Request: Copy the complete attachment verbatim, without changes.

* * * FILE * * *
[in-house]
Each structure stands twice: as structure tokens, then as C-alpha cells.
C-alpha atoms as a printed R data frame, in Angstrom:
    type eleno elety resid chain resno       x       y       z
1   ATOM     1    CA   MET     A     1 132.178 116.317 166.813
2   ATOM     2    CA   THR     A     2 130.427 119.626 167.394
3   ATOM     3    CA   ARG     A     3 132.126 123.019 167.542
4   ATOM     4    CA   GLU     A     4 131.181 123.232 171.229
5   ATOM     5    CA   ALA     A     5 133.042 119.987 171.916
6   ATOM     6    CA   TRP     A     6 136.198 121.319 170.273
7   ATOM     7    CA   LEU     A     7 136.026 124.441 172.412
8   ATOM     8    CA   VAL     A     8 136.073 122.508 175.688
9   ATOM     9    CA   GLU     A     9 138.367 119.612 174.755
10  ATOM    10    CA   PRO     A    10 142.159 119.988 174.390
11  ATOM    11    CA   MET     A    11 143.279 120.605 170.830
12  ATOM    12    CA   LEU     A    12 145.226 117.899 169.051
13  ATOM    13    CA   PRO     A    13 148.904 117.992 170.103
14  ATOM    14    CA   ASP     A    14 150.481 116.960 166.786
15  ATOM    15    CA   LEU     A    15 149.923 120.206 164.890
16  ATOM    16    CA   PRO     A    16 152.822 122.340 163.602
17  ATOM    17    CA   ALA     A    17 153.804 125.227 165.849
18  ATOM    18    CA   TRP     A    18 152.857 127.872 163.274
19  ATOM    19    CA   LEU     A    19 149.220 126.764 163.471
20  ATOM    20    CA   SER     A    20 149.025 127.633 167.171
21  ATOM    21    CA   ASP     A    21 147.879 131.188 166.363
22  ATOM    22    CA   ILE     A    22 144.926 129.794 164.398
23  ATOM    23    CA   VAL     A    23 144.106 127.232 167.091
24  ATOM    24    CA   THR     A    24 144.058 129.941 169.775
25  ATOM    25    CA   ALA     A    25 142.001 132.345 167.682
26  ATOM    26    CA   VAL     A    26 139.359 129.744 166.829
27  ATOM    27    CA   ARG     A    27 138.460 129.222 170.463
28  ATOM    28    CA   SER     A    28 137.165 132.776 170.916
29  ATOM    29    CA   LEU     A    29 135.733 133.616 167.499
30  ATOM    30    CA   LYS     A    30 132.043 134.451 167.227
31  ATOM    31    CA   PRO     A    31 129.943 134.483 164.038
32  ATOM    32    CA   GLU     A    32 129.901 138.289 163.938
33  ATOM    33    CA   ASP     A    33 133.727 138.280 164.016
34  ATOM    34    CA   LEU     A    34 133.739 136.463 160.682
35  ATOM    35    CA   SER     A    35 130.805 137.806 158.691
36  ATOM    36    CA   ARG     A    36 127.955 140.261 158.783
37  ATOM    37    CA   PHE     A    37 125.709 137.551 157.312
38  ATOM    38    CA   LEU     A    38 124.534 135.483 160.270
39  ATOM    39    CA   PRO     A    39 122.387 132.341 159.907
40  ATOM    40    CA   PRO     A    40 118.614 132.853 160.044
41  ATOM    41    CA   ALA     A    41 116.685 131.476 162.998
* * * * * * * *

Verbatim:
[in-house]
Each structure stands twice: as structure tokens, then as C-alpha cells.
C-alpha atoms as a printed R data frame, in Angstrom:
    type eleno elety resid chain resno       x       y       z
1   ATOM     1    CA   MET     A     1 132.178 116.317 166.813
2   ATOM     2    CA   THR     A     2 130.427 119.626 167.394
3   ATOM     3    CA   ARG     A     3 132.126 123.019 167.542
4   ATOM     4    CA   GLU     A     4 131.181 123.232 171.229
5   ATOM     5    CA   ALA     A     5 133.042 119.987 171.916
6   ATOM     6    CA   TRP     A     6 136.198 121.319 170.273
7   ATOM     7    CA   LEU     A     7 136.026 124.441 172.412
8   ATOM     8    CA   VAL     A     8 136.073 122.508 175.688
9   ATOM     9    CA   GLU     A     9 138.367 119.612 174.755
10  ATOM    10    CA   PRO     A    10 142.159 119.988 174.390
11  ATOM    11    CA   MET     A    11 143.279 120.605 170.830
12  ATOM    12    CA   LEU     A    12 145.226 117.899 169.051
13  ATOM    13    CA   PRO     A    13 148.904 117.992 170.103
14  ATOM    14    CA   ASP     A    14 150.481 116.960 166.786
15  ATOM    15    CA   LEU     A    15 149.923 120.206 164.890
16  ATOM    16    CA   PRO     A    16 152.822 122.340 163.602
17  ATOM    17    CA   ALA     A    17 153.804 125.227 165.849
18  ATOM    18    CA   TRP     A    18 152.857 127.872 163.274
19  ATOM    19    CA   LEU     A    19 149.220 126.764 163.471
20  ATOM    20    CA   SER     A    20 149.025 127.633 167.171
21  ATOM    21    CA   ASP     A    21 147.879 131.188 166.363
22  ATOM    22    CA   ILE     A    22 144.926 129.794 164.398
23  ATOM    23    CA   VAL     A    23 144.106 127.232 167.091
24  ATOM    24    CA   THR     A    24 144.058 129.941 169.775
25  ATOM    25    CA   ALA     A    25 142.001 132.345 167.682
26  ATOM    26    CA   VAL     A    26 139.359 129.744 166.829
27  ATOM    27    CA   ARG     A    27 138.460 129.222 170.463
28  ATOM    28    CA   SER     A    28 137.165 132.776 170.916
29  ATOM    29    CA   LEU     A    29 135.733 133.616 167.499
30  ATOM    30    CA   LYS     A    30 132.043 134.451 167.227
31  ATOM    31    CA   PRO     A    31 129.943 134.483 164.038
32  ATOM    32    CA   GLU     A    32 129.901 138.289 163.938
33  ATOM    33    CA   ASP     A    33 133.727 138.280 164.016
34  ATOM    34    CA   LEU     A    34 133.739 136.463 160.682
35  ATOM    35    CA   SER     A    35 130.805 137.806 158.691
36  ATOM    36    CA   ARG     A    36 127.955 140.261 158.783
37  ATOM    37    CA   PHE     A    37 125.709 137.551 157.312
38  ATOM    38    CA   LEU     A    38 124.534 135.483 160.270
39  ATOM    39    CA   PRO     A    39 122.387 132.341 159.907
40  ATOM    40    CA   PRO     A    40 118.614 132.853 160.044
41  ATOM    41    CA   ALA     A    41 116.685 131.476 162.998